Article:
Trial Failure of Antibody Targeting Alpha-synuclein Detailed

Prasinezumab failure in Parkinson's phase 2 trial detailed

Marisa Wexler, MS avatar

by Marisa Wexler, MS |

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prasinezumab | Parkinson's News Today | PASADENA trial findings | illustration for clinical trials

Treatment with prasinezumab, a monoclonal antibody designed to break up toxic alpha-synuclein aggregates, failed to slow the progression of Parkinson’s disease in a Phase 2 clinical trial.

“In this placebo-controlled trial, treatment with prasinezumab, a humanized monoclonal antibody targeting aggregated [alpha]-synuclein, had no meaningful effect on global clinical or imaging measures of Parkinson’s disease progression,” the researchers wrote.

Top-line trial data were announced in 2020. Full results are now in the study “Trial of Prasinezumab in Early-Stage Parkinson’s Disease,” published in The New England Journal of Medicine. The work was funded by Roche and Prothena, the investigational therapy’s developers.

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Parkinson’s is caused by the death and dysfunction of brain cells that make the signaling molecule dopamine. At the cellular level, the disease is characterized by the formation of abnormal aggregates, or clumps, of the alpha-synuclein protein. Breaking up these clumps has long been pursued as a way of treating Parkinson’s.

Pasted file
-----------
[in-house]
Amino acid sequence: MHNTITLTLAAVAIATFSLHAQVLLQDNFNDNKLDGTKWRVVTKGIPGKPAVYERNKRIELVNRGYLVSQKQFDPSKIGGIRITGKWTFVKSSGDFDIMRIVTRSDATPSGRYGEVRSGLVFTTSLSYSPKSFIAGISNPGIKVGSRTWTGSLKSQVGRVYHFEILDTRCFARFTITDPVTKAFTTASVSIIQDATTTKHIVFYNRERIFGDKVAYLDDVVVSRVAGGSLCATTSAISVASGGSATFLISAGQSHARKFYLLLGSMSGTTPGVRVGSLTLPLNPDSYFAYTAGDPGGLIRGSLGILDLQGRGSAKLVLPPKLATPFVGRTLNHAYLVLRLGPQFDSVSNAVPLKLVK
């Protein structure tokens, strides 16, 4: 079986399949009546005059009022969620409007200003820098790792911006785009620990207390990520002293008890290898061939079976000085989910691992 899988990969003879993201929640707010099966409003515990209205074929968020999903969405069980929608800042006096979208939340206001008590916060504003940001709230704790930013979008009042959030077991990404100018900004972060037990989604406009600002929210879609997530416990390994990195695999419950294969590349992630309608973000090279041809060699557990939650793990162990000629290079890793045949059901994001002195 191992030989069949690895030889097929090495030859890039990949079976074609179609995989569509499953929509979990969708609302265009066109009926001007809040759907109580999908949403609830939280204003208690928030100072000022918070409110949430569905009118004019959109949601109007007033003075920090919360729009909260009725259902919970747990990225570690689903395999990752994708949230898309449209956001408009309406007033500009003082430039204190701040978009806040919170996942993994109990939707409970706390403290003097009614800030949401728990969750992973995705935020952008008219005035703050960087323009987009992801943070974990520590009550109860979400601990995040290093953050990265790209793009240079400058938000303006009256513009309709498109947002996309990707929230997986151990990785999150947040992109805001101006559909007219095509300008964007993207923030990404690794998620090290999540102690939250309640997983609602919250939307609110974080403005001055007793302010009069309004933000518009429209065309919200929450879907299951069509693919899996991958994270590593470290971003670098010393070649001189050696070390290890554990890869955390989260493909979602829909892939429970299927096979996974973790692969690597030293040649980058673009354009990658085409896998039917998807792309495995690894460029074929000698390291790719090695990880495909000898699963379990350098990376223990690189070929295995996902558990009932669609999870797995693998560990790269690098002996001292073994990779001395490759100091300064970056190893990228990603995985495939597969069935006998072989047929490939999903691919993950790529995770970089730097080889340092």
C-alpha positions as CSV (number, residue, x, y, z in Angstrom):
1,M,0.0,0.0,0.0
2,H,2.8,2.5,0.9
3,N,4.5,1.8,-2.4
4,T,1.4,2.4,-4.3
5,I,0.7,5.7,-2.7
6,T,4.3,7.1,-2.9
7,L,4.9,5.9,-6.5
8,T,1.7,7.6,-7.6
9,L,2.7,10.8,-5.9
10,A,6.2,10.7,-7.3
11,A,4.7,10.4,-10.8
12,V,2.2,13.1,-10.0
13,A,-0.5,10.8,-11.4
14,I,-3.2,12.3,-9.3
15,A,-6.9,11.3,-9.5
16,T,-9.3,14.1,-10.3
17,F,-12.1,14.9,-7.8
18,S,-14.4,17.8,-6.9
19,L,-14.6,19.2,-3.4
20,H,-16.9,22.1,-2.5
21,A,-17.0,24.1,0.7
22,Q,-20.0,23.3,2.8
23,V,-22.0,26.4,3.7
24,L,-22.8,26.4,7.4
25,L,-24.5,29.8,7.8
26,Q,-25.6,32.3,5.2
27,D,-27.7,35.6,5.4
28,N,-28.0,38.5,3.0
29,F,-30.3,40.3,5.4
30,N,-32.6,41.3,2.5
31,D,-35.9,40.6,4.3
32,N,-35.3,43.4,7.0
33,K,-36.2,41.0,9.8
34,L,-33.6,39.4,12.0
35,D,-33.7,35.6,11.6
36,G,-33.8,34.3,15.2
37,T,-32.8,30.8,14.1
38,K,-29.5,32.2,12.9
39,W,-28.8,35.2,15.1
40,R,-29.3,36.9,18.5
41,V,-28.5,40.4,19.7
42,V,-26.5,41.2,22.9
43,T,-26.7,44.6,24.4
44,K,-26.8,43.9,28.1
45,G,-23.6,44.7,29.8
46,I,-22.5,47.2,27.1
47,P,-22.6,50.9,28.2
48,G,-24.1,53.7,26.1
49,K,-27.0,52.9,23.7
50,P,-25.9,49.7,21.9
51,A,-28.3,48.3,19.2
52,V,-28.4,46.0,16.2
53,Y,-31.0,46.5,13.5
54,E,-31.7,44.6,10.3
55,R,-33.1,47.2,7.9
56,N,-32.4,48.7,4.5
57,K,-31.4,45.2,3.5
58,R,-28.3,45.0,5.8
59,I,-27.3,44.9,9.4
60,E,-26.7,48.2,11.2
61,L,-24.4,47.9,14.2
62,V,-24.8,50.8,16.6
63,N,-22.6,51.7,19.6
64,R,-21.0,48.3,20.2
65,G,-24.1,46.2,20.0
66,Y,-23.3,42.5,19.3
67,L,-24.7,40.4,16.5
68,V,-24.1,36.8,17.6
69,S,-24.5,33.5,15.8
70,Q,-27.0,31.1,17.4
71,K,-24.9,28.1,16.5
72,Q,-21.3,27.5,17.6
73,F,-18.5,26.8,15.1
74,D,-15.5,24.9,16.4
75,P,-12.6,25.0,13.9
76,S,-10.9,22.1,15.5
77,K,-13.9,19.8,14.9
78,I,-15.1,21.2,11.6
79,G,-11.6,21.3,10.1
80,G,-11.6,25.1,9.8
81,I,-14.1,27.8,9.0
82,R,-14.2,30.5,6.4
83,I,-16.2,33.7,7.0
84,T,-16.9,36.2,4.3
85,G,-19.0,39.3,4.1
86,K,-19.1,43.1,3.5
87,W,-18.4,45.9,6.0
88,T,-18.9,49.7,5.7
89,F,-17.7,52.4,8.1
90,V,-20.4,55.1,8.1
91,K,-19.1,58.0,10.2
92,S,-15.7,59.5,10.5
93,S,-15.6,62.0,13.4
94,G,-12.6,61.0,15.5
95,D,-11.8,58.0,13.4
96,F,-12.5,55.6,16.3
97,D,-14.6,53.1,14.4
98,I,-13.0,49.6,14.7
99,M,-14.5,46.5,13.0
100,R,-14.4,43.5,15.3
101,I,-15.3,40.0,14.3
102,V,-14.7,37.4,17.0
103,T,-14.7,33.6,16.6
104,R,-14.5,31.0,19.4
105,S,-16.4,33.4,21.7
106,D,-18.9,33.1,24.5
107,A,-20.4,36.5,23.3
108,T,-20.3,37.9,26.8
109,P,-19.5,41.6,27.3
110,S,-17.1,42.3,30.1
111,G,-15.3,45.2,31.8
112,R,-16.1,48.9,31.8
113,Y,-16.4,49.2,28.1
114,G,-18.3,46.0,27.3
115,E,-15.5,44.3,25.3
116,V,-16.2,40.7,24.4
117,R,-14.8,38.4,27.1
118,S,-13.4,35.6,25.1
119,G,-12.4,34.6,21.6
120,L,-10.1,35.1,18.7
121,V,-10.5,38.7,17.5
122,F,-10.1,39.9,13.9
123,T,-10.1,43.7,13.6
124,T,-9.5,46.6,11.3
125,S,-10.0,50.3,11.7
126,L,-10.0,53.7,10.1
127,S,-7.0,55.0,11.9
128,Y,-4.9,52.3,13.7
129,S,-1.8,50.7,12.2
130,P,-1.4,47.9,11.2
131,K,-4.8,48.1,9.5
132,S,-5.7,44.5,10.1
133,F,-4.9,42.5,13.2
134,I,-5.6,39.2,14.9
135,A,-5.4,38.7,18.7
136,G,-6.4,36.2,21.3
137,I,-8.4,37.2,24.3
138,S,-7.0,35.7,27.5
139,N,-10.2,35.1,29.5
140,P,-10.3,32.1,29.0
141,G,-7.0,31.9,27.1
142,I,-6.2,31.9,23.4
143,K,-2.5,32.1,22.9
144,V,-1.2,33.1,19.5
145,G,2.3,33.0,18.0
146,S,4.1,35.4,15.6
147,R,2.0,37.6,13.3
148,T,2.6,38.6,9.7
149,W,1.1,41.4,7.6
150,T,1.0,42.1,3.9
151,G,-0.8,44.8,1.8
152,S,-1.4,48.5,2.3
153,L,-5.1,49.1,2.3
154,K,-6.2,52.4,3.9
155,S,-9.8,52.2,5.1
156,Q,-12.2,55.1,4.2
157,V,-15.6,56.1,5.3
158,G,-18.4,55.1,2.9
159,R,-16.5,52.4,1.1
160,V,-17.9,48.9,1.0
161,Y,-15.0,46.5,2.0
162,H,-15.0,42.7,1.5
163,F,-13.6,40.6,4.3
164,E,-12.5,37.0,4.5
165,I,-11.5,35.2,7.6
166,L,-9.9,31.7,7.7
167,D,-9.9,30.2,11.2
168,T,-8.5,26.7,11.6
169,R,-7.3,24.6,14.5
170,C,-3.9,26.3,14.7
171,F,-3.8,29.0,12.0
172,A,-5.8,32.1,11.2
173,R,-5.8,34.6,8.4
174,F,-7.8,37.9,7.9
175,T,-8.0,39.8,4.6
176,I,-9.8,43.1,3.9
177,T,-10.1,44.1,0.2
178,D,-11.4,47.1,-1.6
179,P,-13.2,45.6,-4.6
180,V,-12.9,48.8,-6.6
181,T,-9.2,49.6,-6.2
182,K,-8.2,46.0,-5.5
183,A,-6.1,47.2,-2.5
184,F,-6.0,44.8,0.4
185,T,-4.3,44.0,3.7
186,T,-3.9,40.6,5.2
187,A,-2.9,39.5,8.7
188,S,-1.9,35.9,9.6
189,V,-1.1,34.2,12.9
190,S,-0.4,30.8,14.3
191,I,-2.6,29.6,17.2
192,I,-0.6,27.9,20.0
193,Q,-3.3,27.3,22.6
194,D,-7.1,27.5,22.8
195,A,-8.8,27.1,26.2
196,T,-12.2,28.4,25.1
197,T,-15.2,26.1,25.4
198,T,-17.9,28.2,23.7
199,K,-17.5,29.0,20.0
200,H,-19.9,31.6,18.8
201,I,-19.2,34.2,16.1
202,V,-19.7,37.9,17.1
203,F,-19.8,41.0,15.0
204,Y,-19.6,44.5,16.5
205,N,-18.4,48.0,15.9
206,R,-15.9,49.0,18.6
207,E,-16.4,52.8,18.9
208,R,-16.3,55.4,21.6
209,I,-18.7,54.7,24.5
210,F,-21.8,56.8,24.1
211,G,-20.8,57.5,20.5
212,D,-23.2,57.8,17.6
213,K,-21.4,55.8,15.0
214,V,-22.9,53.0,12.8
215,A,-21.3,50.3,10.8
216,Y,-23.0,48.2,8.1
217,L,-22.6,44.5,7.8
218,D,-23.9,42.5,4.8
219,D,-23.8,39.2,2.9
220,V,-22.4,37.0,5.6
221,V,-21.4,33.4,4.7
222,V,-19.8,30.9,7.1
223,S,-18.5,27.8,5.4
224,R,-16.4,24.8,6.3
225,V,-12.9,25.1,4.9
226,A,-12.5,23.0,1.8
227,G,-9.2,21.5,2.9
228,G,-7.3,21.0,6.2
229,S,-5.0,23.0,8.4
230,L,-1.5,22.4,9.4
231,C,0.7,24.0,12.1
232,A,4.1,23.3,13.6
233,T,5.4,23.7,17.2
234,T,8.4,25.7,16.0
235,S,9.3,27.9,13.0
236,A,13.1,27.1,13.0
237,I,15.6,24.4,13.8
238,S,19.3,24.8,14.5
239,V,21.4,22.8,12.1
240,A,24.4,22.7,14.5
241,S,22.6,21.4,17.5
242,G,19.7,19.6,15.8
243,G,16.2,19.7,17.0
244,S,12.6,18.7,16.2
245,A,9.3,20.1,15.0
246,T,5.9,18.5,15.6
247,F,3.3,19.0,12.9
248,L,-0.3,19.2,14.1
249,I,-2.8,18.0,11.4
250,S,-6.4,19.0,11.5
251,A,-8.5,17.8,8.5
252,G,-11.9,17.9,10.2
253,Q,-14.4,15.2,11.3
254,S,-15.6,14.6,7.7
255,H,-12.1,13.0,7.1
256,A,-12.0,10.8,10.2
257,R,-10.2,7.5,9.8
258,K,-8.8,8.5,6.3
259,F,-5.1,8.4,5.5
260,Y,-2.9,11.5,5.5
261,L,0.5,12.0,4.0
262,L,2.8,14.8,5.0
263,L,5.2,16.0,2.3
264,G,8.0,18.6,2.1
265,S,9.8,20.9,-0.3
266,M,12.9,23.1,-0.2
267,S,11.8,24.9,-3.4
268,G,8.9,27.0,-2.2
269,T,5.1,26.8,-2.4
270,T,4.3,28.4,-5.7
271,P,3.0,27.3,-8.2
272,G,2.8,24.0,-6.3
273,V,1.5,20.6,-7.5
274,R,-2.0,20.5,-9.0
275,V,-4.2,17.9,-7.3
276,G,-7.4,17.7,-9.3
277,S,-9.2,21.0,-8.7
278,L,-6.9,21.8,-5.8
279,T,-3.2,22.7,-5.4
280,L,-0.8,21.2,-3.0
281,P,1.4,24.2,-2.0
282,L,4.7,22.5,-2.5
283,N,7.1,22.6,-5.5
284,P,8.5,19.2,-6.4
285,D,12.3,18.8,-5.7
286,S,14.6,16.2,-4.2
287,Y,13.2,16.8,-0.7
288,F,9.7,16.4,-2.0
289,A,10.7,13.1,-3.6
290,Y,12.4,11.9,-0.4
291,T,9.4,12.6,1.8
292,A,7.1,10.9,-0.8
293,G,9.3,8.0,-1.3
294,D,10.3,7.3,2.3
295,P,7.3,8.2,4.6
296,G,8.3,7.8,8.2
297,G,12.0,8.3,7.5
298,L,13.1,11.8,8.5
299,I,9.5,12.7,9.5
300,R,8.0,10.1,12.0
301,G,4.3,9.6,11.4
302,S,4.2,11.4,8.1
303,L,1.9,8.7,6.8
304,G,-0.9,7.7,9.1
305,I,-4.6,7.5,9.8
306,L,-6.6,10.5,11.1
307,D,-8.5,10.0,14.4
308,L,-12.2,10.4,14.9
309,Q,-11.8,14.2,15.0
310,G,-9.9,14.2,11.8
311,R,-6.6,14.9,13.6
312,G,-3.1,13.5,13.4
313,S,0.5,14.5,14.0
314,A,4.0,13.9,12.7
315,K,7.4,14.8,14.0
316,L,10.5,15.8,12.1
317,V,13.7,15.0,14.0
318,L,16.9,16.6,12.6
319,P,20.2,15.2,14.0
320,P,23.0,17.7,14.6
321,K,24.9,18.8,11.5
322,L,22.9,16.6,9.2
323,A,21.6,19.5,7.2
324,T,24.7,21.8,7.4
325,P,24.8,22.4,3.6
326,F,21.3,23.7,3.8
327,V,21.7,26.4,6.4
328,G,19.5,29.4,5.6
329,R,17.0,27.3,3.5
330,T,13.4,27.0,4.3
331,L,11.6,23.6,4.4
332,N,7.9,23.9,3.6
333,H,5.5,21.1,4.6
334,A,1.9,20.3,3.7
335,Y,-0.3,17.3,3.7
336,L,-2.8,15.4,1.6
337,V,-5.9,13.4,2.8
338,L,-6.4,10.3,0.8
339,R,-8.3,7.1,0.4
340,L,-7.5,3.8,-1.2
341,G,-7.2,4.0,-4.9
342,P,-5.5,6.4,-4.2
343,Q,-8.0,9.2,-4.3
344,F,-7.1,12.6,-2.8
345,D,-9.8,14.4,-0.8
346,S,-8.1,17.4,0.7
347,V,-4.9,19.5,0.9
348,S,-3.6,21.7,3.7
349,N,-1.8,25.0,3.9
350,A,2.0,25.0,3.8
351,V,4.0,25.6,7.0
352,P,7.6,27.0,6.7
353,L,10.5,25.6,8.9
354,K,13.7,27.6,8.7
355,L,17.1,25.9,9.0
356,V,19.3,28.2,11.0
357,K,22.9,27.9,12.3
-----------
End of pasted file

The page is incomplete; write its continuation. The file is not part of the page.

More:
Prasinezumab is an antibody-based therapy designed to break up alpha-synuclein aggregates. Data from a prior Phase 1 study (NCT02157714) showed that the experimental treatment could lower alpha-synuclein blood levels in people with Parkinson’s.

Significant changes not seen with prasinezumab

The two-part Phase 2 PASADENA (NCT03100149) study enrolled 316 people with early Parkinson’s disease. In its first part, participants were randomly assigned to one of two doses of prasinezumab (1,500 or 4,500 mg) or to a placebo, both administered via infusion into the bloodstream every four weeks for one year. Patients in the high-dose group weighing less than 65 kg (143 pounds) were given 3,500 mg.